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The Game Master On Then And Now
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The Game Master On Then And Now

January 15, 2010 Article Start Previous Page 2 of 5 Next

Marketplace Musings

BS: I hear that WiiWare games don't sell much.

TT: It'd be nice if they did a bit more.

BS: I don't know anything about Virtual Console sales, but how do Hudson's VC games fare?

TT: Well, speaking in terms of all our downloadable offerings, our top-selling product is the Bomberman that was made over in the U.S. That's because a very large chunk of 360 owners is connected to Xbox Live.

Unfortunately, while Japan has a huge percentage of its population as internet users, only about 40 percent of them connect their game consoles up. It's still not that much. I think that'll gradually go up in the future, and we'll really begin to see the transition starting this year.

Makers will keep putting out neat stuff for WiiWare and DSiWare, and users will begin to notice en masse all the things that're available. When you look at the DS, it sold just okay for a while, but when Brain Age came out, bam! Sales shot through the roof.

If we can get one title with that kind of performance power for WiiWare or DSiWare, then you'll see a similar expansion.

Bomberman Live

BS: So Nintendo needs to come up with something.

TT: Yeah. But there's another problem Nintendo has to work out with the DS platform, and that's the proliferation of piracy. That's a fatal blow to software houses here. Dragon Quest IX's release date was October 15, but it was already all over the net by the 13th.

It's not that Nintendo's been completely lazy with this, and I know it's unavoidable to some extent, but... With the iPhone, everything goes through their own store, and no matter what you're connecting with the home office, so to speak.

BS: A broader question, but what do you think of the Japan game industry at present?

TT: I think it needs to change. Twenty years ago, you had the core group of kids that played Famicom games. As that group's grown up, the game industry's continued to cater to their needs over the years, essentially cutting off anyone older or younger. They're making games without thinking about these other groups. I think that needs to be rethought.

Targeting a particular age range isn't a bad thing in itself, but we need to have more games that target a core of younger users, or else there won't be anything left. You can play games on all kinds of platforms these days, too, like cell phones.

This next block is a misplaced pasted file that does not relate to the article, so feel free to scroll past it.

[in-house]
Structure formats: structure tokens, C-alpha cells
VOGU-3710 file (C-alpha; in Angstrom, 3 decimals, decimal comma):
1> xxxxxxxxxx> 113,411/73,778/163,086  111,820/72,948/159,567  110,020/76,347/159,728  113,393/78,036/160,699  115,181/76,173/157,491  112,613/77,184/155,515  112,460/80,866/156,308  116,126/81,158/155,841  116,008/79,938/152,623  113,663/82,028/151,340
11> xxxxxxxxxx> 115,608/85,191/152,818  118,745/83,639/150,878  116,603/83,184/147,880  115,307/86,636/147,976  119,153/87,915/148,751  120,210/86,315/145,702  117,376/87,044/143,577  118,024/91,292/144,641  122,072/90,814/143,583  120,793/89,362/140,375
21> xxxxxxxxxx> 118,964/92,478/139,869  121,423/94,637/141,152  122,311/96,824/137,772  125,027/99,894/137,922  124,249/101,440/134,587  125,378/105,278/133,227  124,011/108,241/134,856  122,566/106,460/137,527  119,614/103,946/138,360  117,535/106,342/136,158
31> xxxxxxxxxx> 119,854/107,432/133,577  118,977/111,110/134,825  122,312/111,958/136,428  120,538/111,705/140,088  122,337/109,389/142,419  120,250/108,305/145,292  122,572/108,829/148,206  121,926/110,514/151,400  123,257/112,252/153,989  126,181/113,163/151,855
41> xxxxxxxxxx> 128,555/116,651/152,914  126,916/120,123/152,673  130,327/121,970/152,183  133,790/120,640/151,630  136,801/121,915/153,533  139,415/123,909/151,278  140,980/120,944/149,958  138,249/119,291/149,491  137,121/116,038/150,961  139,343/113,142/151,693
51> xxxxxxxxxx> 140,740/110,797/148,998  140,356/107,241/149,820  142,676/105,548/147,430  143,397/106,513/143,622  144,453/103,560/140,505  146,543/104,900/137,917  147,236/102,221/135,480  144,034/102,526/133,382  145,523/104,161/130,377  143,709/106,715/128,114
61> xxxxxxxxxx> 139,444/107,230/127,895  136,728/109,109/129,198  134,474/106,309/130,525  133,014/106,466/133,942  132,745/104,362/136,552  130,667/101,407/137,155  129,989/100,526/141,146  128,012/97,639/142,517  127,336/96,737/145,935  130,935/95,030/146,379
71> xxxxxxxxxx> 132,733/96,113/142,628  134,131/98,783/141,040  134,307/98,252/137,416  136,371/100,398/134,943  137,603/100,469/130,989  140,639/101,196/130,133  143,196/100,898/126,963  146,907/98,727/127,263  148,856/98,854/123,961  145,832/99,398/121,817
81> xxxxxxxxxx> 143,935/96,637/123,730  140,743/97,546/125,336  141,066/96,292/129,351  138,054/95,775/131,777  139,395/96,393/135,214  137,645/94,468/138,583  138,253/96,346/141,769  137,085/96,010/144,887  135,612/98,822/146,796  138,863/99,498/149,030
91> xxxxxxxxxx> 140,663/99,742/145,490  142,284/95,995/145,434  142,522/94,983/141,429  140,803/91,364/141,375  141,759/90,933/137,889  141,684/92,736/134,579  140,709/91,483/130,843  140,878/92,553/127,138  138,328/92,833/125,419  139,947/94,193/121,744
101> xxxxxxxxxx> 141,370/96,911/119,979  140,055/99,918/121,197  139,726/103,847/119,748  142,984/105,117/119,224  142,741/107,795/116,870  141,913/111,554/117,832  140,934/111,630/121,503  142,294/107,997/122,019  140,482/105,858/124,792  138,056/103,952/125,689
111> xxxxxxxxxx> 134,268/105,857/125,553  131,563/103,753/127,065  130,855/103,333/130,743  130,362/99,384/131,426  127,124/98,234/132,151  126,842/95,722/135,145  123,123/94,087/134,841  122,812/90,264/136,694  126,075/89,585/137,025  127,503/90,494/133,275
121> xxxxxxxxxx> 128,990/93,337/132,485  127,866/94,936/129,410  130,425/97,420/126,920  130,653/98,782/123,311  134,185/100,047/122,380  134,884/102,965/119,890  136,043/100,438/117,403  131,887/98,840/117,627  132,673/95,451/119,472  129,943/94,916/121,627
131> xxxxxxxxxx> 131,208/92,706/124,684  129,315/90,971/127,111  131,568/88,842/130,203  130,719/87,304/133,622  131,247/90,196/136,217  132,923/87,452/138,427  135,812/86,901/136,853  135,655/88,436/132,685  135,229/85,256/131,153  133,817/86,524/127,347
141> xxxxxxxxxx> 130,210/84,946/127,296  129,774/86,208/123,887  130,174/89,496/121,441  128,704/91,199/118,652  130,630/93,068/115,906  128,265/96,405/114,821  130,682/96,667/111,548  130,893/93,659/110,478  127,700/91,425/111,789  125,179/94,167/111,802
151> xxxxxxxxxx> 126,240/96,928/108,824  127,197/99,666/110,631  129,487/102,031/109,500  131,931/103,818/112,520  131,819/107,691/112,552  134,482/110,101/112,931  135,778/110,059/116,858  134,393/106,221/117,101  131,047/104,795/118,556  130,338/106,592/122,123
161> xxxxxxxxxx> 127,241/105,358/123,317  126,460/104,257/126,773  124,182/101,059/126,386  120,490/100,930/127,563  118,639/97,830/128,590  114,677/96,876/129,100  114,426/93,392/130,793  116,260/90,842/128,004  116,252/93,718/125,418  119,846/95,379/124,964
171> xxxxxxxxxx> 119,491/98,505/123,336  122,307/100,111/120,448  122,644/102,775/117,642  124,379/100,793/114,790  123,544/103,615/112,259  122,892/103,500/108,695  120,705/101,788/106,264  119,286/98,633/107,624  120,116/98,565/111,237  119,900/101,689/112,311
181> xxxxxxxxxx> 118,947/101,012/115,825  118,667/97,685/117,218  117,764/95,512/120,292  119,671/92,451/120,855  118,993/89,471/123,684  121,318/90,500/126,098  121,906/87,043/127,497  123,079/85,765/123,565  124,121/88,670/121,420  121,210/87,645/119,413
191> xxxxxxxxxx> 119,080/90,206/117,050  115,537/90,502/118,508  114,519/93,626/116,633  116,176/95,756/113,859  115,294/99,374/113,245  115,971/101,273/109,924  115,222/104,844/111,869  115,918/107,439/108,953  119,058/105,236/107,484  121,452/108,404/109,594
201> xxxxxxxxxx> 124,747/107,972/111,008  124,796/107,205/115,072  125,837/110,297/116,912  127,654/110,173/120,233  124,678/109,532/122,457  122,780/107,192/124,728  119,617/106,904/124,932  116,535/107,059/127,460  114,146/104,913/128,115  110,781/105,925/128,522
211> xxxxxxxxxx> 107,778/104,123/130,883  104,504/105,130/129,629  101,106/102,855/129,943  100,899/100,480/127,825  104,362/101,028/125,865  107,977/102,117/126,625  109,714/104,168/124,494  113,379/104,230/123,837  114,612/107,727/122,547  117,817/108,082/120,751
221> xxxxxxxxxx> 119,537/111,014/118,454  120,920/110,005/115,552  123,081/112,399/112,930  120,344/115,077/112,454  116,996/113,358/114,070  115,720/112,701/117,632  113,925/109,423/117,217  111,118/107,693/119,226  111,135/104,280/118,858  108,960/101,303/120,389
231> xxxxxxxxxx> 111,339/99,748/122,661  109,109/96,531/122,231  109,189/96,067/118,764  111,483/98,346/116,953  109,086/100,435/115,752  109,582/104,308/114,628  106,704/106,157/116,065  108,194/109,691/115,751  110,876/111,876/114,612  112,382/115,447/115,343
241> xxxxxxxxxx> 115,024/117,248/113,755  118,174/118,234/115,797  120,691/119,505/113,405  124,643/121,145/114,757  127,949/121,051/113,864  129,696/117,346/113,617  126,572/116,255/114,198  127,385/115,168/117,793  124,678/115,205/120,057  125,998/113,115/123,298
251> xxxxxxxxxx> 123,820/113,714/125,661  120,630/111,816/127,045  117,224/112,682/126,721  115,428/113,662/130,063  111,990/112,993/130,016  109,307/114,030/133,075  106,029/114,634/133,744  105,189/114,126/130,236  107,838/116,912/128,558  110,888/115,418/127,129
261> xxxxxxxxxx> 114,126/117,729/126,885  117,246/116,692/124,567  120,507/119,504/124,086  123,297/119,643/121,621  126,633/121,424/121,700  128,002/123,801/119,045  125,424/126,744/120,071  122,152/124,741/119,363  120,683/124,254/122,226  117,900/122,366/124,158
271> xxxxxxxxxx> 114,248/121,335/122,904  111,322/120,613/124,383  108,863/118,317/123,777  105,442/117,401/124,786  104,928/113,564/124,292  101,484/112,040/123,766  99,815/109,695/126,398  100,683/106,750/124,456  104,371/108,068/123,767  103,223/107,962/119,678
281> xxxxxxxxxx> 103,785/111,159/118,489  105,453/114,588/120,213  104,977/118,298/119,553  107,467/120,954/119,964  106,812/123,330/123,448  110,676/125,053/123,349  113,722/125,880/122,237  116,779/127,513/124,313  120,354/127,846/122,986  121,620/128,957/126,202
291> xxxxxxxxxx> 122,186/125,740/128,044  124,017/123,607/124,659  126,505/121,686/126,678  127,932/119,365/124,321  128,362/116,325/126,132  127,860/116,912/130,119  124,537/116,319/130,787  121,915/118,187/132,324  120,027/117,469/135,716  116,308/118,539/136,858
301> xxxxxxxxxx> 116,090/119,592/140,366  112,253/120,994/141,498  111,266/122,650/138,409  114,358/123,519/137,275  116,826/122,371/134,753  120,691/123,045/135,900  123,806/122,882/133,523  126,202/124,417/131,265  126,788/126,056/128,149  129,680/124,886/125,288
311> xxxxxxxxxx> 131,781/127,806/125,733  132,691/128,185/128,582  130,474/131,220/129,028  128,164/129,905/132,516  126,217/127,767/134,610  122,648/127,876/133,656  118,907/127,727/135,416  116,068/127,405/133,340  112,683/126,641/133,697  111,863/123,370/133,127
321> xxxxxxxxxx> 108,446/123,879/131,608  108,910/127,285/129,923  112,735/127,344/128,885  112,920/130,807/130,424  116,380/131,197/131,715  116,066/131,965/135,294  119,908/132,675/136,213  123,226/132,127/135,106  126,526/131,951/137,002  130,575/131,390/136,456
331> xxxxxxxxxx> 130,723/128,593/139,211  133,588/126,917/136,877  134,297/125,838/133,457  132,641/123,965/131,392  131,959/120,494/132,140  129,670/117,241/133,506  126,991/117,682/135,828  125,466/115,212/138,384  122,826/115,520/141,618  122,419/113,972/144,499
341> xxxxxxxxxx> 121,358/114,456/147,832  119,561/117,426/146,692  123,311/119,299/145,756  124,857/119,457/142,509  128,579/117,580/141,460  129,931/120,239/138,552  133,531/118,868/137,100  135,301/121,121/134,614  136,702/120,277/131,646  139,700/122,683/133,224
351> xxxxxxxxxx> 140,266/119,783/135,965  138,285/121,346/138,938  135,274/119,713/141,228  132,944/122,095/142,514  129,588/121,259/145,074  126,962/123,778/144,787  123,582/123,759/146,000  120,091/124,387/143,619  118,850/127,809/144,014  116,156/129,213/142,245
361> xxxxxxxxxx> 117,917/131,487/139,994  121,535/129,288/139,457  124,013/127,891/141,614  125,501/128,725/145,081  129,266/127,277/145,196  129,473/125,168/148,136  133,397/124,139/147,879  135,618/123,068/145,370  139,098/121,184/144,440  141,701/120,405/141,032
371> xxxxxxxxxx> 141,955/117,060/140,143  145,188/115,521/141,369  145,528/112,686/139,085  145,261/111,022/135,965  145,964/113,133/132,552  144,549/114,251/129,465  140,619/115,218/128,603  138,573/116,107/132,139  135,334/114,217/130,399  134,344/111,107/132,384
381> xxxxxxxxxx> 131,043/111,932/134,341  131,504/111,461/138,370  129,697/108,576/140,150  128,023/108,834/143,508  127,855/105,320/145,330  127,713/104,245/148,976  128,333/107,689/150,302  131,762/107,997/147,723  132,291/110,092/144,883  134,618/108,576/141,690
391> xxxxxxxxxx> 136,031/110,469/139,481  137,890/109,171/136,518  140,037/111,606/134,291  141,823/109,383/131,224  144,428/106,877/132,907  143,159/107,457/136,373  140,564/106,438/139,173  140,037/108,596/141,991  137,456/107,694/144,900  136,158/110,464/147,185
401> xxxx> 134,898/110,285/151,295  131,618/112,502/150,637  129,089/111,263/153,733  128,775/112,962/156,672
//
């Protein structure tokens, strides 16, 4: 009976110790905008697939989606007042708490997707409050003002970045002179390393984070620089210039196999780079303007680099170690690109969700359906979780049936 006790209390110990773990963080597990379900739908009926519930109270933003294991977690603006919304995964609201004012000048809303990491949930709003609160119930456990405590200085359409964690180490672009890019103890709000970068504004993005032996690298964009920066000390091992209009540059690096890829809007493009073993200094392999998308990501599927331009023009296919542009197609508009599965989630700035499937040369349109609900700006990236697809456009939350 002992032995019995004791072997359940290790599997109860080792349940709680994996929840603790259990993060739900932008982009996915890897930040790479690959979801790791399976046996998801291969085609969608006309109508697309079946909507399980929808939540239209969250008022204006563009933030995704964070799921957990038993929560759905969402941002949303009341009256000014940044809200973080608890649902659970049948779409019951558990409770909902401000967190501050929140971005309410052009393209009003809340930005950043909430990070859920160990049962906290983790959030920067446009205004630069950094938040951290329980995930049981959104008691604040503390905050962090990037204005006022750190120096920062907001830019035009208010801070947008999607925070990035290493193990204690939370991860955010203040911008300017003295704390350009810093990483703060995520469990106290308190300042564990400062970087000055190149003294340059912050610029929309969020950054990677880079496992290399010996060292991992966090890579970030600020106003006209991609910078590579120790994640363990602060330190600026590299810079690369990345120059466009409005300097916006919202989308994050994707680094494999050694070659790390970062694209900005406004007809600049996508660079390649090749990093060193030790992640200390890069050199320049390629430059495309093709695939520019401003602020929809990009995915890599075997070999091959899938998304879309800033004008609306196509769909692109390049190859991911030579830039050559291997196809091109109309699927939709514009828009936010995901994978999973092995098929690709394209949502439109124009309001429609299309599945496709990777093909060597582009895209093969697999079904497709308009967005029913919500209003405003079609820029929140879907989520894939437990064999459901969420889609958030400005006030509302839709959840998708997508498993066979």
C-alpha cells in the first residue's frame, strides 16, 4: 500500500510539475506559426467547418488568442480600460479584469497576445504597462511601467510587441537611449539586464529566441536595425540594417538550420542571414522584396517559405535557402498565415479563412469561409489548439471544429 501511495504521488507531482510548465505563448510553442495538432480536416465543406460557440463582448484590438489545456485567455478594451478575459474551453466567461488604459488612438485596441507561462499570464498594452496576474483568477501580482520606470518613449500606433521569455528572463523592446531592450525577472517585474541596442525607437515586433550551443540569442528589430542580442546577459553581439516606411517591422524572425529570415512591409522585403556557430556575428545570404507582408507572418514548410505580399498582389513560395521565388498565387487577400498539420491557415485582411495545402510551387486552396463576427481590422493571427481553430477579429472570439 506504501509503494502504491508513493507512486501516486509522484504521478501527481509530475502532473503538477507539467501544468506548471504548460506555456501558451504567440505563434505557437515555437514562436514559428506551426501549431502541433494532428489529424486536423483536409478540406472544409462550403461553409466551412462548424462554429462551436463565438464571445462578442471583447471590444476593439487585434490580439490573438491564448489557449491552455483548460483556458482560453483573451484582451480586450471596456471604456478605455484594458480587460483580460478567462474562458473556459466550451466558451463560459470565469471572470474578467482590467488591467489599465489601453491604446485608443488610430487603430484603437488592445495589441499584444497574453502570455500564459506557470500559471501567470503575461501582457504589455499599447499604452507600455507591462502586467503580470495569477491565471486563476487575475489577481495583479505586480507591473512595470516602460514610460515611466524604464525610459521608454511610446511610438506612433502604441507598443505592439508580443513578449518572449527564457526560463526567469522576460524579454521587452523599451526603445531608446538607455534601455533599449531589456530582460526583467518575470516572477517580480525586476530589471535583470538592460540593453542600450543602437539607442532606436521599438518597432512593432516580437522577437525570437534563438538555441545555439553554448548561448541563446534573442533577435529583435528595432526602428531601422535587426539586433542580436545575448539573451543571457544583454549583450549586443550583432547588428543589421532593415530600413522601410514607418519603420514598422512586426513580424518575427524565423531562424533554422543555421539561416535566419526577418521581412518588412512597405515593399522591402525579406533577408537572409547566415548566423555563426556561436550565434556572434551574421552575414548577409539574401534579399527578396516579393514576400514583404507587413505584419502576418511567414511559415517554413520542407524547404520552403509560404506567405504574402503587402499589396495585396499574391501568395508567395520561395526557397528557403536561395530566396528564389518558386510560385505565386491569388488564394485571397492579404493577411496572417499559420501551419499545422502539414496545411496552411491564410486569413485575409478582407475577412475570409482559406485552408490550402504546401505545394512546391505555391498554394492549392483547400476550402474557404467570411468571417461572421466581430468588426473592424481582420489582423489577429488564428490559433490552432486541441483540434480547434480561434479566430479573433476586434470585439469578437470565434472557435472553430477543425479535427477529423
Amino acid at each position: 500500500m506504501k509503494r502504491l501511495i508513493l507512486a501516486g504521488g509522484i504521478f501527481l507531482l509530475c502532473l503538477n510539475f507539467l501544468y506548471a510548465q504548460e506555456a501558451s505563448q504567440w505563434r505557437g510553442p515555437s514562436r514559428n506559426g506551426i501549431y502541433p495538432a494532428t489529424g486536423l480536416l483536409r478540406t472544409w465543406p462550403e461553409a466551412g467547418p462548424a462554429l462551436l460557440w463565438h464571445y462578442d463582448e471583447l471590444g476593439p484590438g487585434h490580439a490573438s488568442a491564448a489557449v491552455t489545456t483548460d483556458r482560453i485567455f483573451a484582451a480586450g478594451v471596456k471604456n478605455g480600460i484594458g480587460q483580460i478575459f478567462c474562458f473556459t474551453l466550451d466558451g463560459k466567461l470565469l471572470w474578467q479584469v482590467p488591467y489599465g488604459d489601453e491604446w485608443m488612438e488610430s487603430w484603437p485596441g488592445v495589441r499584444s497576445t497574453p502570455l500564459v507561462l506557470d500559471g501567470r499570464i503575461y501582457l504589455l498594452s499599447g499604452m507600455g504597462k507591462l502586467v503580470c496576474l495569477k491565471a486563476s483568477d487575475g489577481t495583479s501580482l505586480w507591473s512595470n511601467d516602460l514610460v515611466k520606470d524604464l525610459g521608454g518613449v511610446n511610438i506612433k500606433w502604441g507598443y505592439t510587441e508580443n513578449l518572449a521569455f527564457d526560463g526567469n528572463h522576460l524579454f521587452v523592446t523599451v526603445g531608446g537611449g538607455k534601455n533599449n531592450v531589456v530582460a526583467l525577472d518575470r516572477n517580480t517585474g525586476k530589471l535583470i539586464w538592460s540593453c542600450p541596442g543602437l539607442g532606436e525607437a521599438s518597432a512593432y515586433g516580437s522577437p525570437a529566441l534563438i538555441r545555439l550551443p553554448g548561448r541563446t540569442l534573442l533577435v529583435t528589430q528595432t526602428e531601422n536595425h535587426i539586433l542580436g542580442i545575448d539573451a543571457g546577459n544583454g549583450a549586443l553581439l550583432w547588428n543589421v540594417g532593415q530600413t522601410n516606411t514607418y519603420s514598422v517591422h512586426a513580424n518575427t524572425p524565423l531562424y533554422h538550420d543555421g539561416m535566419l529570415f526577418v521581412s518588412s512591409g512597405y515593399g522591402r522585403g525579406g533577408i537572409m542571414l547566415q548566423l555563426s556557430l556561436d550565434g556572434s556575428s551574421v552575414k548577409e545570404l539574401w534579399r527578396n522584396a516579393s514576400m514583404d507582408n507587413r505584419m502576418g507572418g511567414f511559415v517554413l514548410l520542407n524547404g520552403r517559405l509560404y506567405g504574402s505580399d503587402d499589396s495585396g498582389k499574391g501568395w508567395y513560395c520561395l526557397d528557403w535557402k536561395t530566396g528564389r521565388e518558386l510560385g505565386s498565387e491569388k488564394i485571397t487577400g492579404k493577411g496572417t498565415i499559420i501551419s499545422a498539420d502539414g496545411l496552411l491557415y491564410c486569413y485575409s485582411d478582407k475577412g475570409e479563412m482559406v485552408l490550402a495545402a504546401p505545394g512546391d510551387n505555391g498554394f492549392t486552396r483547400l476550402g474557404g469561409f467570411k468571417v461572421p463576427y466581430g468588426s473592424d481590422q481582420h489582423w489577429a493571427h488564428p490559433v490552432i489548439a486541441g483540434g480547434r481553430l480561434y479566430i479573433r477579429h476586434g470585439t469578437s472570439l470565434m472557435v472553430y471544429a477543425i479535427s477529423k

BS: Another rude question here, perhaps. Does Japan really have what you could call core users, or gamers? Lots of people have systems here, yes, but they always seem to be purchasing brain-training stuff or something. I'm not sure how many Famicom users are still interested in games.

TT: Neither do I.

BS: They aren't completely gone, but they're dwindling.

TT: Famicom users from back then are in their 30s or 40s today, after all. They've got families and children of their own, and they haven't got a lot of free money because of the recession. So, yeah, a lot of old Famicom owners have drifted away from games.

I think the 20-something gamers are the current core fanbase for the industry, people that started with the PS1 or PS2 and never touched the Famicom. And then you have the other target base, the young adult ladies who purchase brain-training games and so on. That's another "core," if you will.

BS: A lot of people have nostalgia for games, though, and that group doesn't seem as interested in modern games.

TT: I write in a blog daily, and I always get comments along the lines of "Oh, I played Adventure Island! Wow, that brings me back!" And that's all they say -- they aren't playing anything now. That's what ex-core users are like.

KS: There are too many options to choose from now. You can play games on your cell phone quickly and easily, and it's the same on the net, too. The sort of people who played the Famicom and hung out in arcades can now get a far better experience in the comfort of their own homes -- really, on their cell phones, even. So you have this group that samples a broad range of stuff but never really explores anything deeply.

There are lots of options, but it's tough for an individual title to grab the attention of a great deal of people. Maybe a game's immediately fun once you try it out, but there are fewer opportunities for that connection to be made with modern gamers, I think. Core gamers follow the scene enough that you hardly need to advertise to them, but normal people aren't like that.

TT: They aren't going to do the looking for you. You have to show them on the TV.

Article Start Previous Page 2 of 5 Next

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